Journey to Self-Care

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Caring for myself is not self-indulgence, it is self-preservation, and that is an act of political warfare.
-Audre Lorde

Do you need to get serious about self-care? Maybe you’re struggling from stress-related health problems after a lifetime of self-neglect. Or perhaps you’ve gone through a move, divorce, or some other major life transition that’s disrupted your self-care patterns. Or maybe you’ve experienced a developmental shift or illness and your old self-care patterns aren’t enough anymore.

Self-care is easier said than done. It is countercultural in a society that values productivity over profit above all else. Some of us learn to put others’ needs ahead because of lessons we learned in childhood. For some of us, it happens when we become parents or caregivers. Others of us are helping professionals or social justice activists who put self-care on the back burner because of our vocations.

Some of us have never embarked on a self-care journey, while others have tried but been knocked off-course. Either way, it’s time to get on the self-care wagon!

If you’re ready to get serious about self-care, sign up for my 2016 Journey to Self-Care series. You’ll get one email per month with inspirational messages and practical exercises for kicking off, reviving, or enhancing your self-care plan. I’m going to be practicing right along with you, so you’ll get my reflections on what works for me, what doesn’t, and what keeps me going.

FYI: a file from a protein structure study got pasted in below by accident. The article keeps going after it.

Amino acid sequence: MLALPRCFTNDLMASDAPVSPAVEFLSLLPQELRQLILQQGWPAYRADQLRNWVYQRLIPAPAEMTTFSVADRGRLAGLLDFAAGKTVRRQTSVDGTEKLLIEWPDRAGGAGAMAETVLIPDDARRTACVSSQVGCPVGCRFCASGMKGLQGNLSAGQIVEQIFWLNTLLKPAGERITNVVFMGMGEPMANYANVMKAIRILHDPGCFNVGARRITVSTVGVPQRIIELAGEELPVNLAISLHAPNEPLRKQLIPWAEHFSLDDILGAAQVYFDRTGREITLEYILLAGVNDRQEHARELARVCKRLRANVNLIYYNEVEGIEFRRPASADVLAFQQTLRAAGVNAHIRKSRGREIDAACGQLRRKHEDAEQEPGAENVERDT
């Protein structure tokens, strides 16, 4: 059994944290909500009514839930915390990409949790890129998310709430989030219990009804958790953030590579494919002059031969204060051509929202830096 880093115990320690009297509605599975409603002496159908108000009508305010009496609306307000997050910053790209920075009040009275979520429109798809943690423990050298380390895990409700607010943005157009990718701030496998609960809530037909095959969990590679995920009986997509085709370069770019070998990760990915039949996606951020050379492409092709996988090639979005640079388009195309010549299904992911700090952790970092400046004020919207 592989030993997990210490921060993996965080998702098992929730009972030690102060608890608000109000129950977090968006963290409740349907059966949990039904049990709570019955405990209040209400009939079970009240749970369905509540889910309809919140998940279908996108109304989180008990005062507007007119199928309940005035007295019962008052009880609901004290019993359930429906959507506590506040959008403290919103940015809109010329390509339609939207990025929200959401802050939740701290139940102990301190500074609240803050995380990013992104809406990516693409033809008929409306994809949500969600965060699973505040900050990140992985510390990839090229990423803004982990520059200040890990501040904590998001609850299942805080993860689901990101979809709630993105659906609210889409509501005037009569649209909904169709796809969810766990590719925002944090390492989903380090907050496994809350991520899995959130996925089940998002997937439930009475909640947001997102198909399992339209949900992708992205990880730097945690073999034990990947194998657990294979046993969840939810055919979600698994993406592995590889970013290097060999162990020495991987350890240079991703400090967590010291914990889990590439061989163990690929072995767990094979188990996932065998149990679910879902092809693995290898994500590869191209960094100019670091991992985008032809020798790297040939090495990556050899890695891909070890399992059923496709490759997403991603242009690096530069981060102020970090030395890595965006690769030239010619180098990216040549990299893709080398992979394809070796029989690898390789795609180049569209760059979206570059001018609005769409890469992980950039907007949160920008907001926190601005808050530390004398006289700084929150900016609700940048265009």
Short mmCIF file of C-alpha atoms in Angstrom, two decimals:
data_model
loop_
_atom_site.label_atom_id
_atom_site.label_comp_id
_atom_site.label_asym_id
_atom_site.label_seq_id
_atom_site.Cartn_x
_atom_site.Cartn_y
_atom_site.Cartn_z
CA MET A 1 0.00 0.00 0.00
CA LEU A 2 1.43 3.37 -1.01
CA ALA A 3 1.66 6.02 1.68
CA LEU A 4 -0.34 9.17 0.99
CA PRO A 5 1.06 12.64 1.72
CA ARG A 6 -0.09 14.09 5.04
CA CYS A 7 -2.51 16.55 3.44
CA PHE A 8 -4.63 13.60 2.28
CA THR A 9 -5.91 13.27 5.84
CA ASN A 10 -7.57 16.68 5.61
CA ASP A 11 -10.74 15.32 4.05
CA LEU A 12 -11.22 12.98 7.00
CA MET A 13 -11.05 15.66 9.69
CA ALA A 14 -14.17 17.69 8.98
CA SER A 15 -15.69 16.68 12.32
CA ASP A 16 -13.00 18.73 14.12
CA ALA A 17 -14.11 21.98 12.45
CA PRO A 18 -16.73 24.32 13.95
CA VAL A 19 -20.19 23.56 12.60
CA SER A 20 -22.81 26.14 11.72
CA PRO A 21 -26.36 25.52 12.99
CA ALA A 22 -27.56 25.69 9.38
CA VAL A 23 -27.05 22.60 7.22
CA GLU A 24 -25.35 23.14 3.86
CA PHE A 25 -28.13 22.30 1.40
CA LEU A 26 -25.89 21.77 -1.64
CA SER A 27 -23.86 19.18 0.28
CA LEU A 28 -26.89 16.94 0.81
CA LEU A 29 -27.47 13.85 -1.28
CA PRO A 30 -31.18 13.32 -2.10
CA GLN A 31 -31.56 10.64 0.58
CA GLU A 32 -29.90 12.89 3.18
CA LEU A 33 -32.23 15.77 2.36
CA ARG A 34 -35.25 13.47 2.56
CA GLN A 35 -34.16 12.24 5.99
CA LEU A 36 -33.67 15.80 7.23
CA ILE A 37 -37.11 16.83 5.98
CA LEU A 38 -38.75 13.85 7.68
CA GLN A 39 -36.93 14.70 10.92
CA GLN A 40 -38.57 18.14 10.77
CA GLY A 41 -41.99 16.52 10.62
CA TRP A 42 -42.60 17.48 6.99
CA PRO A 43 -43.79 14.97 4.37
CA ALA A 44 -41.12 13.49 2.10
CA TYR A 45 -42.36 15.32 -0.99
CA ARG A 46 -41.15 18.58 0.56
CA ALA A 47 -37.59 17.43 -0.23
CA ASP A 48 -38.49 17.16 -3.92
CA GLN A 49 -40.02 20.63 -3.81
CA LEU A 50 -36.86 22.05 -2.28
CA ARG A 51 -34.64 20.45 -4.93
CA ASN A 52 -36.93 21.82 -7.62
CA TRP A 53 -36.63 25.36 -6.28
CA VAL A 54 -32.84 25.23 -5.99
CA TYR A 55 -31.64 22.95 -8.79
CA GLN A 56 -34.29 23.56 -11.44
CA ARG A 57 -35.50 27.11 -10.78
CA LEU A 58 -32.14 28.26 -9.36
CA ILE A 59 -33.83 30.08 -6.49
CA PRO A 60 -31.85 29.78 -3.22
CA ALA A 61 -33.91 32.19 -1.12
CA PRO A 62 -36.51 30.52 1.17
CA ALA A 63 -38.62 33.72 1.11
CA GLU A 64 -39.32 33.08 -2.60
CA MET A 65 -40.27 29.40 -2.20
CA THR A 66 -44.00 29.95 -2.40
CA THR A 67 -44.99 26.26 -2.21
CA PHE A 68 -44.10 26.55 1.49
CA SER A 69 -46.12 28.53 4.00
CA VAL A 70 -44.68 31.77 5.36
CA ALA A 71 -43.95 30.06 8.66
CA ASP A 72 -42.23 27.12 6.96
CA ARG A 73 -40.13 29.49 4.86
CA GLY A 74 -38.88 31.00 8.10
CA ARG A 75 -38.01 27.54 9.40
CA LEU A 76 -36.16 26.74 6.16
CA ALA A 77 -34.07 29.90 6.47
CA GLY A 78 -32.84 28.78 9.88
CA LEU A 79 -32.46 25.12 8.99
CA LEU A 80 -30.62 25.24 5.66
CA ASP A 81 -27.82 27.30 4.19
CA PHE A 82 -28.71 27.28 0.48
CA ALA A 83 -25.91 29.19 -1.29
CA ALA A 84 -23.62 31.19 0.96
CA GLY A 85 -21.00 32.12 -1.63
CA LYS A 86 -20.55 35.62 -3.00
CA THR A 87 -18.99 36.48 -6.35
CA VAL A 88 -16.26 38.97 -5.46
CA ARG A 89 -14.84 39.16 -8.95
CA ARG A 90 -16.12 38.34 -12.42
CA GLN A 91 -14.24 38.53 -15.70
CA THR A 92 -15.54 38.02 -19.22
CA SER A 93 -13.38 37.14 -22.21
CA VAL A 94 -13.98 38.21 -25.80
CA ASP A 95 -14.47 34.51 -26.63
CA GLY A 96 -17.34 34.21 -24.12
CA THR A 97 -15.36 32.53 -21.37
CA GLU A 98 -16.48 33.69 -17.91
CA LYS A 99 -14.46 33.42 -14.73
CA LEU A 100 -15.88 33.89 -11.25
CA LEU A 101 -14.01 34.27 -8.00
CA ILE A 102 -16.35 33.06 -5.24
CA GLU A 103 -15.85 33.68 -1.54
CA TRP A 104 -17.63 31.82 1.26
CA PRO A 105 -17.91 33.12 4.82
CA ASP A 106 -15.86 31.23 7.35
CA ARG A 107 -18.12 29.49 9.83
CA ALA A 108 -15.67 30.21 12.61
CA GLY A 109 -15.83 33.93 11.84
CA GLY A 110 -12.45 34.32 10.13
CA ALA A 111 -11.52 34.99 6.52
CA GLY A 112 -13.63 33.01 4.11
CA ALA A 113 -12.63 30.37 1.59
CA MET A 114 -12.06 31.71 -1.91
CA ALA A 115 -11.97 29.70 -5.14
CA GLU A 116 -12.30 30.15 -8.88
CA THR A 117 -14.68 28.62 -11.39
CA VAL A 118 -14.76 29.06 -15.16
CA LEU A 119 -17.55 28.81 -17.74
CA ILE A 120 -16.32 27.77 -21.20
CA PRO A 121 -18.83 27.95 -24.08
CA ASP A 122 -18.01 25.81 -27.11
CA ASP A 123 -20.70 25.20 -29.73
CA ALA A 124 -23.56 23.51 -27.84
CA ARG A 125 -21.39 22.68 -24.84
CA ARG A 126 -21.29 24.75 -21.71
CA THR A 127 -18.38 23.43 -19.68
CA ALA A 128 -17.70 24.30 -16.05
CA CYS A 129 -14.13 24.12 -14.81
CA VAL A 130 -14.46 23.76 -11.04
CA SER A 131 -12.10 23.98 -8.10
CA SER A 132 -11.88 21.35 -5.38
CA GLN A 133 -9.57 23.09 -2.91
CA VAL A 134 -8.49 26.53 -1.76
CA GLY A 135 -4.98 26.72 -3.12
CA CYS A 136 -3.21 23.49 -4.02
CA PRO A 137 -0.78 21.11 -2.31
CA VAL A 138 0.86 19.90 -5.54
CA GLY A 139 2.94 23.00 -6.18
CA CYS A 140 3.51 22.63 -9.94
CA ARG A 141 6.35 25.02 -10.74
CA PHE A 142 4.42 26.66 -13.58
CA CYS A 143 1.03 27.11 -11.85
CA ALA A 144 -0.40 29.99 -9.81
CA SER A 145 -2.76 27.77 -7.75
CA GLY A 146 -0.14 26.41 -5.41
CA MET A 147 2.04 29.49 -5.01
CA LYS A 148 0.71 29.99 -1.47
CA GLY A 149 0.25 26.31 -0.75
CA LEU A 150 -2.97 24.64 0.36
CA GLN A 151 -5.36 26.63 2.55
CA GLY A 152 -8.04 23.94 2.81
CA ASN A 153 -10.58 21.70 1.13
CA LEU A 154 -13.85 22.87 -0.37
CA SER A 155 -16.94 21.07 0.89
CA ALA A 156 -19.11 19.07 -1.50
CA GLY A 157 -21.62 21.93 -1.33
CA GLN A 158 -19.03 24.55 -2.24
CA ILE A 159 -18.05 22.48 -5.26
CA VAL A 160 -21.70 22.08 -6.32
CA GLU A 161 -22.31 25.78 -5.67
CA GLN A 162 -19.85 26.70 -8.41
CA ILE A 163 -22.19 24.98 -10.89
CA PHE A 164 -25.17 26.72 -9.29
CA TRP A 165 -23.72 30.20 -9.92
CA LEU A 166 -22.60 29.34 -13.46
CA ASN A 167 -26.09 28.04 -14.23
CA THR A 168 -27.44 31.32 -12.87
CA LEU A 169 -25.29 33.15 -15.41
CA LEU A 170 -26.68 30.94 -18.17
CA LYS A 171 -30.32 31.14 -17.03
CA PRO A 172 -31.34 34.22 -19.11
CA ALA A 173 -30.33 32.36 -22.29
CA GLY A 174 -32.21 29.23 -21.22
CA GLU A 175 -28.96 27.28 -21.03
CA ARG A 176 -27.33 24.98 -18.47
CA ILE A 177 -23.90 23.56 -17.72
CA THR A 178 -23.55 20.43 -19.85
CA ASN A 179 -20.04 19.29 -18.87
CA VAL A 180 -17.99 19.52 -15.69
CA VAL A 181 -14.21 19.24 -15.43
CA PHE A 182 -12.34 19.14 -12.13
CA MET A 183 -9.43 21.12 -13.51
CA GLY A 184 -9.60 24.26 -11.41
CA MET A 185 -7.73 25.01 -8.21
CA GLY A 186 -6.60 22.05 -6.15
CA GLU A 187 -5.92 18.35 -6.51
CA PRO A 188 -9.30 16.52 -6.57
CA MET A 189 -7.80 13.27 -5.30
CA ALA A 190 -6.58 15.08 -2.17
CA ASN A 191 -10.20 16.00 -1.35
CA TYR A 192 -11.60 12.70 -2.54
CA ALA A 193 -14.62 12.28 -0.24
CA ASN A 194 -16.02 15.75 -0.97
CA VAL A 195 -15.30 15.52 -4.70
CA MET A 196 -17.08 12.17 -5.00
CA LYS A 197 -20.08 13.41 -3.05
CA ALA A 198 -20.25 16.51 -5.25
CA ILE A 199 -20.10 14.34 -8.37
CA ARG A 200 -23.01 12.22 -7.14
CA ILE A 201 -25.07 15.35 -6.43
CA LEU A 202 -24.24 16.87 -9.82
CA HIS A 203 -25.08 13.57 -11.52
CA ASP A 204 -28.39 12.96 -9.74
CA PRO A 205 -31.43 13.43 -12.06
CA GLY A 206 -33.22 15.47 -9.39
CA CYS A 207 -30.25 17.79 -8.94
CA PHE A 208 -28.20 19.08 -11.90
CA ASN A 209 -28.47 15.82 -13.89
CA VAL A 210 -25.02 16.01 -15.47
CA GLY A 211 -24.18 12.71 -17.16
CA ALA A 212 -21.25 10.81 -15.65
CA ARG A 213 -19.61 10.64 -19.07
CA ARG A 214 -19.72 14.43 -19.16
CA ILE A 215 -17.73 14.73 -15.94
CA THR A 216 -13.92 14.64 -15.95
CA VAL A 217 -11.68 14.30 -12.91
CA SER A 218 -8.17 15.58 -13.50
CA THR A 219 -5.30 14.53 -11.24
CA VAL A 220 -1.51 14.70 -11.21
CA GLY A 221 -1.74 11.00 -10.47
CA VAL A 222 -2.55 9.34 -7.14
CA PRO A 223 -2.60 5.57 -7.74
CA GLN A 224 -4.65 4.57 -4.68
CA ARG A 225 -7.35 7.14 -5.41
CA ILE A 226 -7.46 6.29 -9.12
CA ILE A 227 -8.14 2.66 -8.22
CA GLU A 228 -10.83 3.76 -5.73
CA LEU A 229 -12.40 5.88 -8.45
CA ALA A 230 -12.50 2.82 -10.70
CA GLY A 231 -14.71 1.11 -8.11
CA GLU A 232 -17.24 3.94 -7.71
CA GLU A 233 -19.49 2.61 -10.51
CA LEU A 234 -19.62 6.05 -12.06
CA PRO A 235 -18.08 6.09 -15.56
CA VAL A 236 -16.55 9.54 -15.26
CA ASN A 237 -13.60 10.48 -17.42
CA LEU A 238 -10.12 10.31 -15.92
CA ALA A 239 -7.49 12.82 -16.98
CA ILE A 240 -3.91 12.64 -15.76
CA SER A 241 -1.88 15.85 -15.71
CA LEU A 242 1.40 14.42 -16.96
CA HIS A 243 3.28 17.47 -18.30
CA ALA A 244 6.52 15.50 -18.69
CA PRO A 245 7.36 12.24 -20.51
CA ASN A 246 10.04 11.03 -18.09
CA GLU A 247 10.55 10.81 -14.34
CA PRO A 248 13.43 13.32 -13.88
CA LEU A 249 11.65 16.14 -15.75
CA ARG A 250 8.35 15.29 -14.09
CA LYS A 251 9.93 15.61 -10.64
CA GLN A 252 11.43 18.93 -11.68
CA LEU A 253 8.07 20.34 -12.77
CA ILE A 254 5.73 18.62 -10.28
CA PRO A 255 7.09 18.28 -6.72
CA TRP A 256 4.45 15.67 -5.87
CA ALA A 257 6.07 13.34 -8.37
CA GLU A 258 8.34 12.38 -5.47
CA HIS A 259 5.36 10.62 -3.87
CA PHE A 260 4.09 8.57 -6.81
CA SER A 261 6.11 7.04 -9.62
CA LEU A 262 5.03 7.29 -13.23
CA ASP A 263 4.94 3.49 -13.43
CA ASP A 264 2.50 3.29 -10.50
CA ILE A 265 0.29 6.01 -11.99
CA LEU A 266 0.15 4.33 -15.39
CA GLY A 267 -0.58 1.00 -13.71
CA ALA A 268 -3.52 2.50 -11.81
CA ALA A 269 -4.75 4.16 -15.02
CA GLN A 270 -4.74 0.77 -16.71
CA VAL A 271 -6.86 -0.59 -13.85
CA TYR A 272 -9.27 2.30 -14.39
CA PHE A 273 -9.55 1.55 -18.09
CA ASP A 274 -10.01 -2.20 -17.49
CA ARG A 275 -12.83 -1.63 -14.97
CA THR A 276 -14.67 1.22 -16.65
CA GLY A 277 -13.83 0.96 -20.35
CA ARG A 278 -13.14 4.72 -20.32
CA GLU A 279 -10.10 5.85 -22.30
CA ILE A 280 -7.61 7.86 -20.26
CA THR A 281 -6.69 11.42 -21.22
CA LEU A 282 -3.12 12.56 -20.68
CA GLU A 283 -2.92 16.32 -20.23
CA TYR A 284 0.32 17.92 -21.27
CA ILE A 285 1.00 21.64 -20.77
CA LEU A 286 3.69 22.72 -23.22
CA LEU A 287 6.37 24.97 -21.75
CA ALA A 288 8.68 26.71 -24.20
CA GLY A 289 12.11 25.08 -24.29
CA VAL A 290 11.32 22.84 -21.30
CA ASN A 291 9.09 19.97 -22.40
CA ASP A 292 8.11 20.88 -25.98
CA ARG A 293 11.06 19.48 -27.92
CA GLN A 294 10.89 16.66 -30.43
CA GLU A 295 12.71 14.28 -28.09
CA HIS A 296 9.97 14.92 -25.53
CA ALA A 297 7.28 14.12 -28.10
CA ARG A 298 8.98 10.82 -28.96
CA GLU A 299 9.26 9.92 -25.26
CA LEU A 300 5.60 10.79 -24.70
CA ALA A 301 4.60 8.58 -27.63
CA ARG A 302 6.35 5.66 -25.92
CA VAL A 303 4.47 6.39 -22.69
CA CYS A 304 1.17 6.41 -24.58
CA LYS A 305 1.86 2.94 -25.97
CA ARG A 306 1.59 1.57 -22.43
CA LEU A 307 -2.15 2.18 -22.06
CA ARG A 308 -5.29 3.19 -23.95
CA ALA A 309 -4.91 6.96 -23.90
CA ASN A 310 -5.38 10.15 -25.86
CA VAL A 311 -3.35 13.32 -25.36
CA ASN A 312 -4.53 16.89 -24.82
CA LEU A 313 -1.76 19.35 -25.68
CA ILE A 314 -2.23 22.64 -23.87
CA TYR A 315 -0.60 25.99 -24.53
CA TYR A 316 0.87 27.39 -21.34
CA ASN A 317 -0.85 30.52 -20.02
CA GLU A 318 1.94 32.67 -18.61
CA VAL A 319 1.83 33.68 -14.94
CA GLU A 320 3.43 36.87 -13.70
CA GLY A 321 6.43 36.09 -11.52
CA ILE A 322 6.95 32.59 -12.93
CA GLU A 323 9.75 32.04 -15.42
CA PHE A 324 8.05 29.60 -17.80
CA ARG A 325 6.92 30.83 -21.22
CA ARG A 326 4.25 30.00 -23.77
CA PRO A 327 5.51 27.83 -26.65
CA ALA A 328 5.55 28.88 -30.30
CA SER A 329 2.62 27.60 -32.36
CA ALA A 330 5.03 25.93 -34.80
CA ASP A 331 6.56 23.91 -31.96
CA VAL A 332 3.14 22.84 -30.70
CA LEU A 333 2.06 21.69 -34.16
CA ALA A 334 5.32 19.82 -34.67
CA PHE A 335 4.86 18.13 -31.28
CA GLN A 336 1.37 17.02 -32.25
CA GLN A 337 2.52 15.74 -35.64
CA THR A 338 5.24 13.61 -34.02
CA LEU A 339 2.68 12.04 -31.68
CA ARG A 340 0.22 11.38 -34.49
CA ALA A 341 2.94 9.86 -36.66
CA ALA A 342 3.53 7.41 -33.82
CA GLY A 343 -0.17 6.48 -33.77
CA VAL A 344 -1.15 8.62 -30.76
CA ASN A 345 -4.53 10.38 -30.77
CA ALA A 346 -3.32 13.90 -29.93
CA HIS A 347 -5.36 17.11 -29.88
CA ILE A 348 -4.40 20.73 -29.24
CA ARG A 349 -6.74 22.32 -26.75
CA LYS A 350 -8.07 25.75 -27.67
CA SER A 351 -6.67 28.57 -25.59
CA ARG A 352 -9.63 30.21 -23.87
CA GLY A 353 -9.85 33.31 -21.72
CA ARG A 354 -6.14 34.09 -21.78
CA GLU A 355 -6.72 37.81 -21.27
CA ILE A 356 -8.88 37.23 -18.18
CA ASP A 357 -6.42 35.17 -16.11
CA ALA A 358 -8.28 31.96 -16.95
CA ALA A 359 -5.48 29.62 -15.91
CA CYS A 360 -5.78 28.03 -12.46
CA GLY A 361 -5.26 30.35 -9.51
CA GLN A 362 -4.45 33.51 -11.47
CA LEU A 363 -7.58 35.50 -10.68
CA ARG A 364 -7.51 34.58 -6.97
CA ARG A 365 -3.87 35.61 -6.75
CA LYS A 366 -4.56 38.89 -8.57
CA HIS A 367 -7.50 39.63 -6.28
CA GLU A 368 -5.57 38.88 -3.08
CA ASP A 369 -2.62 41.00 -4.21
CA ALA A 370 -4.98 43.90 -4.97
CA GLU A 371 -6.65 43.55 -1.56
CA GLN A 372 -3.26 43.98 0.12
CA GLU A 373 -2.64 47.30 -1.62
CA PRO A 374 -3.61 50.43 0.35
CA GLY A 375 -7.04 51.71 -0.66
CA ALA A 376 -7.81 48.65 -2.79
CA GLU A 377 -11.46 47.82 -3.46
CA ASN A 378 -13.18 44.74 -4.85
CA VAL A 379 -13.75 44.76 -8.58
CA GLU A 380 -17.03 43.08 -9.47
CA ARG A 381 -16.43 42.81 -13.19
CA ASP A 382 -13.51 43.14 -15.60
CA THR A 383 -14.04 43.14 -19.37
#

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Starting Well: Self-Care Amidst the Academic Frenzy

Passion-Planner-1024x689Start semester well. I wrote the three words in the box labeled, “This week’s focus,” in my new Passion Planner. It had been two decades since I had used a paper planner. I was an early adopter of electronic organizers. Before smartphones and WiFi-enabled PDAs, I kept track of my appointments and tasks using my Sony organizer with its flip-up telephone modem. It was a lot easier than writing “Statistics class” in a planner 24 times in one semester. It’s worked for me through two master’s degrees, a doctorate, and my stints as assistant professor in three institutions.

Lately, though, I’ve felt pulled in so many different directions by varying projects, people, and responsibilities (is this post-tenure life?) that I needed something different. I needed some way to help me to keep track of the big picture, to keep focus on my priorities, and to keep me from being over-committed…well, to keep me from being ridiculously over-committed.

If there’s anything that I’ve learned with 20 years of experience in higher education, it’s that the beginning of the semester is a perfect time for losing sight of one’s priorities, especially those that have to do with our well-being and professional development. There is no gradual transition from the slower pace of summer. Fall term starts at full tilt, a two-week frenzy of faculty and committee meetings, workshops, orientation events for new students, convocation, and social gatherings. In this midst of this, there’s the scramble to finalize syllabi, set up course websites, and to prep the first classes. There’s the anxiety of new students who worry about what’s ahead and the anxiety of graduating students who…worry about what’s ahead. And for some unfathomable reason, there is no sabbatical from the planning committees that are ramping up for the fall conference season.